Towards accelerated autolysis? Dynamics of phenolics, proteins, amino acids and lipids in response to novel treatments and during ageing of sparkling wine
Gnoinski, GB and Close, DC and Schmidt, SA and Kerslake, FL, Towards accelerated autolysis? Dynamics of phenolics, proteins, amino acids and lipids in response to novel treatments and during ageing of sparkling wine, Beverages, 7, (3) Article 50. ISSN 2306-5710 (2021) [Refereed Article]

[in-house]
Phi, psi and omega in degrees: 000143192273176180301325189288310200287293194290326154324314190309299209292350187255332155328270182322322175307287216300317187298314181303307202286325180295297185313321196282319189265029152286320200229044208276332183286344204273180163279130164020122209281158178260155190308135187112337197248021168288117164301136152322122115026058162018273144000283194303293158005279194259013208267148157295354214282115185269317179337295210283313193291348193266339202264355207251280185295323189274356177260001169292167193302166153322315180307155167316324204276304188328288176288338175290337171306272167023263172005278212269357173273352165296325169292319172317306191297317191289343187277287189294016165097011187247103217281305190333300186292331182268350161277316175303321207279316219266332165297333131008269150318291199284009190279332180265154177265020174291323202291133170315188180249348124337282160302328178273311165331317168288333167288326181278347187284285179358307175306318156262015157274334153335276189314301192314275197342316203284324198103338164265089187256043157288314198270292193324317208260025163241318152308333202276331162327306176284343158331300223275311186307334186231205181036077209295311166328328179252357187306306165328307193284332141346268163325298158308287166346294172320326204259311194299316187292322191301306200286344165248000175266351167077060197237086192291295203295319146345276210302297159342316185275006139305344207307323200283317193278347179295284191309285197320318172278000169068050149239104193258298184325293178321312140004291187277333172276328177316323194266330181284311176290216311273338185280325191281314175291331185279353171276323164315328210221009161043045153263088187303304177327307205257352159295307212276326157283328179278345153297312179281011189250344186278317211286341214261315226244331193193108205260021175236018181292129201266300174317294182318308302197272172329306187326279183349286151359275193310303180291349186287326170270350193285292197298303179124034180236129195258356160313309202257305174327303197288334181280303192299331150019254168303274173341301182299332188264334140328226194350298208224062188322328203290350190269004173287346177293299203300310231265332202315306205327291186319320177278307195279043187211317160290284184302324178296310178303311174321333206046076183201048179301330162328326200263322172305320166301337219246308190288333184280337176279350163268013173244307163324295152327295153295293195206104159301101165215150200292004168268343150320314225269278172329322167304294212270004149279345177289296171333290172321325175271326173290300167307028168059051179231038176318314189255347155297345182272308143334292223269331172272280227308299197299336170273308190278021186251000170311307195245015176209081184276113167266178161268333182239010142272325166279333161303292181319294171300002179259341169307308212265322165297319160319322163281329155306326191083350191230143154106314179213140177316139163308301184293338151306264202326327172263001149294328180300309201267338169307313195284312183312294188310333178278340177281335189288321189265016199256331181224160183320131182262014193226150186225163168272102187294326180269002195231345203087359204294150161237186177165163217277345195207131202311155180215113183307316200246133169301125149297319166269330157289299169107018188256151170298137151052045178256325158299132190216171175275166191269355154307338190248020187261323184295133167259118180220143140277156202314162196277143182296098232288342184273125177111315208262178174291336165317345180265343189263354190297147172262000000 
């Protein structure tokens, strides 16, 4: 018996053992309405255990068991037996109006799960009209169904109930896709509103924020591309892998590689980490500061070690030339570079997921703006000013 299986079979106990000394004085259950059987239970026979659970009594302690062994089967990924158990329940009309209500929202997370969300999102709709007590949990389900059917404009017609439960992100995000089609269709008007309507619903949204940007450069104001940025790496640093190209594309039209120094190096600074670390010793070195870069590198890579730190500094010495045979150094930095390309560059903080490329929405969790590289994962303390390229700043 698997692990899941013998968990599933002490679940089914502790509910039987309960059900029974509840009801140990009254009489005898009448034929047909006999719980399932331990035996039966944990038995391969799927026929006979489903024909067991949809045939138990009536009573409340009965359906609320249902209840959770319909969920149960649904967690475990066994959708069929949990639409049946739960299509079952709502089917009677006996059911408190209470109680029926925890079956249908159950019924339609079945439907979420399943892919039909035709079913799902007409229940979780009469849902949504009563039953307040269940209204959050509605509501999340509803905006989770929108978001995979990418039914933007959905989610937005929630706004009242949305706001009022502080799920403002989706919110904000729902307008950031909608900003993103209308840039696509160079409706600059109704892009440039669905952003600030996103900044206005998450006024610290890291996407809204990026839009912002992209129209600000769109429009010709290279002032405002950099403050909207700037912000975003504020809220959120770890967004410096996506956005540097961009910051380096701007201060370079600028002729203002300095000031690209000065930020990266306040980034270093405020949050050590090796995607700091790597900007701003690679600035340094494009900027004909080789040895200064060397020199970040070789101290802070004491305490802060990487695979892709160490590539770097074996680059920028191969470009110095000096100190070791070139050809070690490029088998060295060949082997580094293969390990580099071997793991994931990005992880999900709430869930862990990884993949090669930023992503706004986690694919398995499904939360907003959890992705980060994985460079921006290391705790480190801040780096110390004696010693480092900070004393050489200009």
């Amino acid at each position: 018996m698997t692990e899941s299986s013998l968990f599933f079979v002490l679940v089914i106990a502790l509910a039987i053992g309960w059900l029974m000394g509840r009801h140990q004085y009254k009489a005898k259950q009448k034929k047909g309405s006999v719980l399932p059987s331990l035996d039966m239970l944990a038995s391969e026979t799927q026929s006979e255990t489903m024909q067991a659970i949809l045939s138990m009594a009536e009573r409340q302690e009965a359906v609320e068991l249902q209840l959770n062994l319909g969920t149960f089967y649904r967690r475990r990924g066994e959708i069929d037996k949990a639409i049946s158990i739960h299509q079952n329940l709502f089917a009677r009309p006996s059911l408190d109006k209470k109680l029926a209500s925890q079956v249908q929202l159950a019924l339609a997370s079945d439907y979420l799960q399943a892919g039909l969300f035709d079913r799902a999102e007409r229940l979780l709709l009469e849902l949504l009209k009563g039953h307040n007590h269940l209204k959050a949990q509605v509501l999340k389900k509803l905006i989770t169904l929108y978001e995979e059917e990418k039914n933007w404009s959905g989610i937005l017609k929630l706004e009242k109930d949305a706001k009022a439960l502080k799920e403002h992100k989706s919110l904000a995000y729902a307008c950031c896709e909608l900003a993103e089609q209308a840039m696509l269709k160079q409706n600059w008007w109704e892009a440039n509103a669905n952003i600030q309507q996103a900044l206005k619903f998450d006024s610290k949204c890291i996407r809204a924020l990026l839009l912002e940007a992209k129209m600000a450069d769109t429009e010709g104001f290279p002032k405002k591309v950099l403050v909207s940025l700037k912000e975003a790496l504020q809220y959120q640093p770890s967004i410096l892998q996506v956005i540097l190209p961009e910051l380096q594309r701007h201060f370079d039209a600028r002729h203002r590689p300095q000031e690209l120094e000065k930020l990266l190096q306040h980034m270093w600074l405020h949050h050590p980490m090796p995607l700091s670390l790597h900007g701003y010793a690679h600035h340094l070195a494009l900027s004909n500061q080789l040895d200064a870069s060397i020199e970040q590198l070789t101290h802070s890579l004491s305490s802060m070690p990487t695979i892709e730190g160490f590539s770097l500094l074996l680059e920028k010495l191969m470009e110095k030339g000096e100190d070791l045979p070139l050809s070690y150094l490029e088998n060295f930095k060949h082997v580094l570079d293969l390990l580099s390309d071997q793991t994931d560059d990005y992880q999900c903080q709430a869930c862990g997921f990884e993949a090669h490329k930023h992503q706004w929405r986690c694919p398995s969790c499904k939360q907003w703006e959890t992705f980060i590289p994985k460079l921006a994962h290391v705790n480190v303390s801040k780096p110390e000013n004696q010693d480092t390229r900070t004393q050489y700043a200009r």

Premium sparkling wine produced by the traditional method (analogous to the French méthode champenoise) is characterised by the development of aged wine character as a result of a second fermentation in the bottle with lees contact and lengthy ageing. Treatments (microwave, ultrasound, or β-glucanase enzymes) were applied to disrupt the cell wall of Saccharomyces cerevisiae and added to the tirage liquor for the second fermentation of Chardonnay-Pinot Noir base wine cuvée and compared to a control, to assess effects on the release of phenolics, proteins, amino acids, and lipids at 6, 12 and 18 months post-tirage. General responses to wine ageing included a 60% increase in the total phenolic content of older sparkling wines relative to younger wines and an increase in protein concentration from 6 to 12 months bottle age. Microwave and β-glucanase enzyme treatments of yeast during tirage preparation were associated with a 10% increase in total free amino acid concentration and a 10% increase in proline concentration at 18 months bottle age, compared to control and ultrasound treatment. Furthermore, microwave treatment was associated with elevated asparagine content in wine at 18 months bottle age, relative to the control and the other wines. The β-glucanase enzyme and ultrasound treatments were associated with significant accumulation of total lipids, which were driven by 2-fold increases in the phospholipid and monoacylglycerol components in wine at 18 months bottle age and, furthermore, the microwave treatment was associated with elevated triacylglycerol at 18 months bottle age. This study demonstrates that the use of yeast treatments at the tirage stage of sparkling wine production presents an opportunity to manipulate wine composition.